paper 4 english - Meyer 1 Professor Cecilia Ready ENG 1050 9 December 2015 The Theatre of the Absurd and The Beats The Theatre of the Absurd is a term

paper 4 english - Meyer 1 Professor Cecilia Ready ENG 1050...

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Meyer 1Professor Cecilia ReadyENG 10509 December 2015‘The Theatre of the Absurd’ and The Beats‘The Theatre of the Absurd’ is a term coined by the critic Martin Esslin for the work of a number of playwrights, mostly written in the 1950s and 1960s. The term was first developed in 1942 from an essay, ‘Myth of Sisyphus’, written by the French philosopher Albert Camus. He first defined the human situation as meaningless and absurd. The ‘absurd’ plays all share the view that man inhabits a universe in which he is out of place. Its meaning is indecipherable and his place within it is without purpose. He is “bewildered, troubled, and obscurely threatened” (Ahmed). The origins of the Theatre of the Absurd are embedded in the abstract avant-garde experiments found in art of the 1920s and 1930s. At the same time, it was undoubtedly influenced by the traumatic experiences and horrors of World War II, “which showed the total insubstantiality of any values and shook the validity of any conventions”(Ahmed). These events sparked the beginning of a literary counter-culture movement that gave birth to Absurdist Theatreand the Beat Generation, both highlighting the precariousness of human life and the idea that it isfundamentally meaningless and uncertain. One writer who adopted this style of theatre was Amiri Baraka. Amiri Baraka was born Everett LeRoi Jones in 1934 in Newark, New Jersey. He “attended Rutgers University and Howard University, spent three years in the U.S. Air Force, and then returned to New York City to attend Columbia University and the New School for Social Research” (Poets.org). Baraka waswell known for his strident social criticism, often writing in an “incendiary style” that made it difficult for some audiences and critics to respond with objectivity to his works (Poets.org). Throughout most of his career his method in poetry, drama, fiction, and essays was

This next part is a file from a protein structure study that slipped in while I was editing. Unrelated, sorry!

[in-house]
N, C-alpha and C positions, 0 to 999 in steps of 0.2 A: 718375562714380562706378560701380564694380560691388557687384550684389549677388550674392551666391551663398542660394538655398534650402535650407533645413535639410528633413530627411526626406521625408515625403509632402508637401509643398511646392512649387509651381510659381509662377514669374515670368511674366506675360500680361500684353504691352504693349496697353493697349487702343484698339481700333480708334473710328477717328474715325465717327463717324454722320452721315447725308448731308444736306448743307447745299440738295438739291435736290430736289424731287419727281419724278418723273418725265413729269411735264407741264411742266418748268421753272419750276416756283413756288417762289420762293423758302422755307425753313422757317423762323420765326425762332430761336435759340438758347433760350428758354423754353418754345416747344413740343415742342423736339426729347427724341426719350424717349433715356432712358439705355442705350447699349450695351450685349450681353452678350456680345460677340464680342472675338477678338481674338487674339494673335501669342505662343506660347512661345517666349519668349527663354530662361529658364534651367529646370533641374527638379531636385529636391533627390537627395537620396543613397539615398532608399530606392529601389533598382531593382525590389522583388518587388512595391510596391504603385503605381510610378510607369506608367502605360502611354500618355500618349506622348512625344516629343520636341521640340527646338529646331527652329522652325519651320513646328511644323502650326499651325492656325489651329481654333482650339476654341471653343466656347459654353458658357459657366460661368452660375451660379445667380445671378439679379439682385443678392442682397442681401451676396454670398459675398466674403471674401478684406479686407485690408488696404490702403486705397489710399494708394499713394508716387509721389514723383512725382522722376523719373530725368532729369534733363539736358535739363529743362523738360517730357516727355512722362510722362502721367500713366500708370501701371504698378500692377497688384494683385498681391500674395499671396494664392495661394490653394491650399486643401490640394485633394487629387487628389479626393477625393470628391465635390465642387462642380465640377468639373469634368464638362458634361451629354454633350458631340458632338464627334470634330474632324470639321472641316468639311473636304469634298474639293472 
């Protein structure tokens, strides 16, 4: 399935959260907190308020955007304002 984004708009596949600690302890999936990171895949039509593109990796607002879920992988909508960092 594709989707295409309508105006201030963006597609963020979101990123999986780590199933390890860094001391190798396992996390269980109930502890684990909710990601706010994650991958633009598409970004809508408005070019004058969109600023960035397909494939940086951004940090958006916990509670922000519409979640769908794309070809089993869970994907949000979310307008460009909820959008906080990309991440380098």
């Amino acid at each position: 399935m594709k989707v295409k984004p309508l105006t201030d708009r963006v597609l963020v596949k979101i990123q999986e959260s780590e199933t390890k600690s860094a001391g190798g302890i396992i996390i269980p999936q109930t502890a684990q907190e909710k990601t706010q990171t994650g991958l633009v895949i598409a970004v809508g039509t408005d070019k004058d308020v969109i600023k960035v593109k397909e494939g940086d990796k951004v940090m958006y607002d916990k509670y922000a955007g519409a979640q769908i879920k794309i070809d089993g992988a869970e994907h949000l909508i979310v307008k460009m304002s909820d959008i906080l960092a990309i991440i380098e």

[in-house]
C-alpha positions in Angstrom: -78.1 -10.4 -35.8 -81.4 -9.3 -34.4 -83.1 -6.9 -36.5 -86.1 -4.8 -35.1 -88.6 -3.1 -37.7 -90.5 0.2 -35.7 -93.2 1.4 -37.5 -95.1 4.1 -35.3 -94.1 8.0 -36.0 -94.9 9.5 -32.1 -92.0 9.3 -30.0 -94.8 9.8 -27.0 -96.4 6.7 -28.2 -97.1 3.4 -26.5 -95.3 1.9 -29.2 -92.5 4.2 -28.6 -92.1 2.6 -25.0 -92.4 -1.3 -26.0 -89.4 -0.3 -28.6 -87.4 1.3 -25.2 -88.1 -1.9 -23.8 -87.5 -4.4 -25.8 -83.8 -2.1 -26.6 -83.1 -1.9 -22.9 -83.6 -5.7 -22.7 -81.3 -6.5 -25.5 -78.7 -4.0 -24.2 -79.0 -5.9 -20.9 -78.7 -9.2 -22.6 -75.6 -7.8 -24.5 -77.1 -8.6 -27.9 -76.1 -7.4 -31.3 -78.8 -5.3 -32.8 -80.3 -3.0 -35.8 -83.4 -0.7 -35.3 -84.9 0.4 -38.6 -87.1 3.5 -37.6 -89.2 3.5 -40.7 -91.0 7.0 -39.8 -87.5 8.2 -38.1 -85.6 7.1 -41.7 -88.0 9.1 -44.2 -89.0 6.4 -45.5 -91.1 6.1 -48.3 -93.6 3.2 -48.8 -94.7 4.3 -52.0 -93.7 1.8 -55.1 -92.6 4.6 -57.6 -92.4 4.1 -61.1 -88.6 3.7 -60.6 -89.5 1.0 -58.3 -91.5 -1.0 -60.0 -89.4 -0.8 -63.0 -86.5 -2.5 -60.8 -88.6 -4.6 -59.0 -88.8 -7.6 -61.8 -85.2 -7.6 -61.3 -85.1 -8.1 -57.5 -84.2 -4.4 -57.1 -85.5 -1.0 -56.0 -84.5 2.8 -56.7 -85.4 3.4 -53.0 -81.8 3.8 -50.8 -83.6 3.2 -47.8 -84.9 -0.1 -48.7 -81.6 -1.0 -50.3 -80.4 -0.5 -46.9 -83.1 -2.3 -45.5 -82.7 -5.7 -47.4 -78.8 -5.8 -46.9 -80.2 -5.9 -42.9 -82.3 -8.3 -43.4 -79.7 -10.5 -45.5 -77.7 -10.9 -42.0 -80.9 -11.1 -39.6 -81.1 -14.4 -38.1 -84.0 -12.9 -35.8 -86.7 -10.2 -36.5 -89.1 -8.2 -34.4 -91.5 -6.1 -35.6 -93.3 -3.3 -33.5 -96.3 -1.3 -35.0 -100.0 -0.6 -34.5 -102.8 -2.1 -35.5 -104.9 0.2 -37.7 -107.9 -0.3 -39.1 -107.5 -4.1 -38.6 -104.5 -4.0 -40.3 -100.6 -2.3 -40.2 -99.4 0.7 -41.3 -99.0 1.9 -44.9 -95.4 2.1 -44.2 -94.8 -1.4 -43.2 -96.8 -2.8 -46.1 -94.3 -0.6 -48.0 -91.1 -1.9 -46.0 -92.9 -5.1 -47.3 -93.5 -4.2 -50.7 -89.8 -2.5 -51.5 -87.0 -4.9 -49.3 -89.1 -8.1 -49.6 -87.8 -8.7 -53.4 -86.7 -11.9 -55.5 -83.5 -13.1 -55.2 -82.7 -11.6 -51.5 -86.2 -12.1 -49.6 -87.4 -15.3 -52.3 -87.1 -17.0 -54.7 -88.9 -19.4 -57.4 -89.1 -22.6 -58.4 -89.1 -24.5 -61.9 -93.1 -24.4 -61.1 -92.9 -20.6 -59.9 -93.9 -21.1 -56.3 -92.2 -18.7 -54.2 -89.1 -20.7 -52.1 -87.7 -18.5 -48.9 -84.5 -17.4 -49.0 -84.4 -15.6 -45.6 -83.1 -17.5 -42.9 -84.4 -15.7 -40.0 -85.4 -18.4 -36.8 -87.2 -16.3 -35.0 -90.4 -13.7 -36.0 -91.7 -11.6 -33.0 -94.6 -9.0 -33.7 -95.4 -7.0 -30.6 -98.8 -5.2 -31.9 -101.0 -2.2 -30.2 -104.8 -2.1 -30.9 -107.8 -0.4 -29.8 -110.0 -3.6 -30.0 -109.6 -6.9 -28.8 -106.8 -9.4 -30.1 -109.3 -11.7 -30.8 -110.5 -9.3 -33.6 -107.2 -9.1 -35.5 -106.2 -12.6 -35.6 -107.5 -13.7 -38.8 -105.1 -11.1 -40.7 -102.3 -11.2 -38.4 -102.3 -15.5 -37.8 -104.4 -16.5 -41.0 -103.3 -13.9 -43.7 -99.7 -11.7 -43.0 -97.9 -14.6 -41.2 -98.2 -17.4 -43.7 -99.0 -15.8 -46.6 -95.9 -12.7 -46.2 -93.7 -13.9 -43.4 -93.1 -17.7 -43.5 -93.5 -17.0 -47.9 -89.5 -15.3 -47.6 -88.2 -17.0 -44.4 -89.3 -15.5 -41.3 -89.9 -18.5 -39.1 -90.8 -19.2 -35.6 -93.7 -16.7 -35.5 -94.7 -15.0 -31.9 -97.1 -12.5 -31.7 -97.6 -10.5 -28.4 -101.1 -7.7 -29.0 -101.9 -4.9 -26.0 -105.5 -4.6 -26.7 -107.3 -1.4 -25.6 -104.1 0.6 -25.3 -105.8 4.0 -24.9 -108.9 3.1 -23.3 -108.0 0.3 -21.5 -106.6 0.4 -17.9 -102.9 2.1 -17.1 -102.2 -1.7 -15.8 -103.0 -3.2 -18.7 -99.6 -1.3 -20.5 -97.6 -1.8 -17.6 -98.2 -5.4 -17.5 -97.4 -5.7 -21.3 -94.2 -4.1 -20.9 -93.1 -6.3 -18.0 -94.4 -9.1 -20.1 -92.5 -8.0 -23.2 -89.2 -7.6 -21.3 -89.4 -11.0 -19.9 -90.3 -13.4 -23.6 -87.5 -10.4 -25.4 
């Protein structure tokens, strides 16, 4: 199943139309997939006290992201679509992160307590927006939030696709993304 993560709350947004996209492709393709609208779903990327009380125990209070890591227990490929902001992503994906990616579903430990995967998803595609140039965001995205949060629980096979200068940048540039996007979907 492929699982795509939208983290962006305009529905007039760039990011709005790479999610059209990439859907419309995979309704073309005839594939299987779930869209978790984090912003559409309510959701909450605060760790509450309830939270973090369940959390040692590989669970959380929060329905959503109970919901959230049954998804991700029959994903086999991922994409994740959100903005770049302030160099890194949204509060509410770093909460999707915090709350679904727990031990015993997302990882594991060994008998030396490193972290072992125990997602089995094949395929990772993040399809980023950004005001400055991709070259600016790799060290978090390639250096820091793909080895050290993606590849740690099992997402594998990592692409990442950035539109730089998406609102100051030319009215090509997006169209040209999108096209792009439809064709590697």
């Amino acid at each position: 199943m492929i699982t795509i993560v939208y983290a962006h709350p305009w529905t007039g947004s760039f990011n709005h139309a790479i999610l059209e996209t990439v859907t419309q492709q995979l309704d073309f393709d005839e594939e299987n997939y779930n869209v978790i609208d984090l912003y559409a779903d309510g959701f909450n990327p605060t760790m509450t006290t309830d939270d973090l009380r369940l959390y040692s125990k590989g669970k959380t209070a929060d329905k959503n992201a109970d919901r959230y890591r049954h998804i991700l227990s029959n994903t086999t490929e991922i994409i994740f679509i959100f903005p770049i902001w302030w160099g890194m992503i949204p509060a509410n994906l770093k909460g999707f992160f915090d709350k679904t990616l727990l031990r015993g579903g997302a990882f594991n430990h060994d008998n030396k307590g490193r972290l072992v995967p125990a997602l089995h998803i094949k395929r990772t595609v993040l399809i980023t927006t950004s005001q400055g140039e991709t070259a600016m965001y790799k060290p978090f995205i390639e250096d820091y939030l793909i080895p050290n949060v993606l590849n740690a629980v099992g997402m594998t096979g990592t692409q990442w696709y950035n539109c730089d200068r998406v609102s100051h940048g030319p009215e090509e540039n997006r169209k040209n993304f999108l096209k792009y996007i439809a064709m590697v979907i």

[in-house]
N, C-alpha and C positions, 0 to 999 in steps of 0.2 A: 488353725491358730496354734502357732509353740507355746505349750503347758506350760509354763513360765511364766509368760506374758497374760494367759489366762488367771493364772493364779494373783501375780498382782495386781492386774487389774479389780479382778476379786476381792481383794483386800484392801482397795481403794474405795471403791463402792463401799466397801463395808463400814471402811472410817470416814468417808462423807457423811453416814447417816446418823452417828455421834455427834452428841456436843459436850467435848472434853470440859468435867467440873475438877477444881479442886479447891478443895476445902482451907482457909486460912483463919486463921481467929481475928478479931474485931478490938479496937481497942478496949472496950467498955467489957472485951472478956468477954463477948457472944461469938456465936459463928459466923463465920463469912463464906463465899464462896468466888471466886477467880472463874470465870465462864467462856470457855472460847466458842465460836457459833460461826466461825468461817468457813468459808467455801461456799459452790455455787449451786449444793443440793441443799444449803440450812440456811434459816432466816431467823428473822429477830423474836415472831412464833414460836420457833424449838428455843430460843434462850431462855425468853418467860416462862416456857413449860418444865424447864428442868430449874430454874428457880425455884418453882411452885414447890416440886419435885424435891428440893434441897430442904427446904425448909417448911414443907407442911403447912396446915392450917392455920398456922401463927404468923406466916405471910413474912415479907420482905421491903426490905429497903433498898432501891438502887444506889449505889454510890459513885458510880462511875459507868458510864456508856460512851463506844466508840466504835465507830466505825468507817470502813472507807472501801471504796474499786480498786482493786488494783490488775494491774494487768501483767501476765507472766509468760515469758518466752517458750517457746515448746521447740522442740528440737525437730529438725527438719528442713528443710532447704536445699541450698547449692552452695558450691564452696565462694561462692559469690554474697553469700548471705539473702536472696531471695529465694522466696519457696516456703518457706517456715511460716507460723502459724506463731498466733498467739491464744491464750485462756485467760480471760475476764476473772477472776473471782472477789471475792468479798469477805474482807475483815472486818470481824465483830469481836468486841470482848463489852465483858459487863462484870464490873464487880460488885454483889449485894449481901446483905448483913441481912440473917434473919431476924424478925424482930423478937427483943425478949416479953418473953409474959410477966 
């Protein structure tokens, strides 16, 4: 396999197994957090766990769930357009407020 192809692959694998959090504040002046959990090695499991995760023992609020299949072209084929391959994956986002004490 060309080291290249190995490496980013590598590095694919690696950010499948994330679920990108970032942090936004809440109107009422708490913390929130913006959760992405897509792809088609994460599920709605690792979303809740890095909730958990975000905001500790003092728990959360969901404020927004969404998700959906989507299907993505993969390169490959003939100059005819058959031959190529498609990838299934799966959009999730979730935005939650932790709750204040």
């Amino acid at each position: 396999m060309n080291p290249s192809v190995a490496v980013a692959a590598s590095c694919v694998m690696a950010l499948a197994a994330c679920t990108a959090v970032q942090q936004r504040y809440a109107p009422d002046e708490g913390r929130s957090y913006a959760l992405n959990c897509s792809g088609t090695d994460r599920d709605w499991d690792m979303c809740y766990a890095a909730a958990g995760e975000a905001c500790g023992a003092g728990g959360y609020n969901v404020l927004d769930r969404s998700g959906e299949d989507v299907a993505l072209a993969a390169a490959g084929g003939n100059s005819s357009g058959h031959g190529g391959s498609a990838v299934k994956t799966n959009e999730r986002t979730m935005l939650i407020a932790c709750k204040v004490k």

Meyer 2confrontational, “calculated to shock and awaken audiences to the political concerns of black Americans” (Poets.org). For decades,Baraka was one of the most prominent voices in the world of American literature. Baraka’s own political stance changed several times, thus dividing his legacy into periods: “as a member of the avant-garde during the 1950s, Baraka, writing as Leroi Jones, was associated with Beat poets likeAllen Ginsbergand Jack Kerouac; in the ‘60s, he moved to Harlem and became a Black Nationalist; in the ‘70s, he was involved in third-world liberation movements and identified as a Marxist Baraka did not always identify with radical politics, nor did his writing always court controversy” (Poetry Foundation). During the 1950s Baraka lived in Greenwich Village, befriending Beat poetsAllen Ginsberg, Frank O’Hara, andGilbert Sorrentino. Baraka believed in poetry as a “process of discovery” rather than an exercise in “fulfilling traditional expectations” parallel to the beliefs of the Beats (Poetry Foundation).

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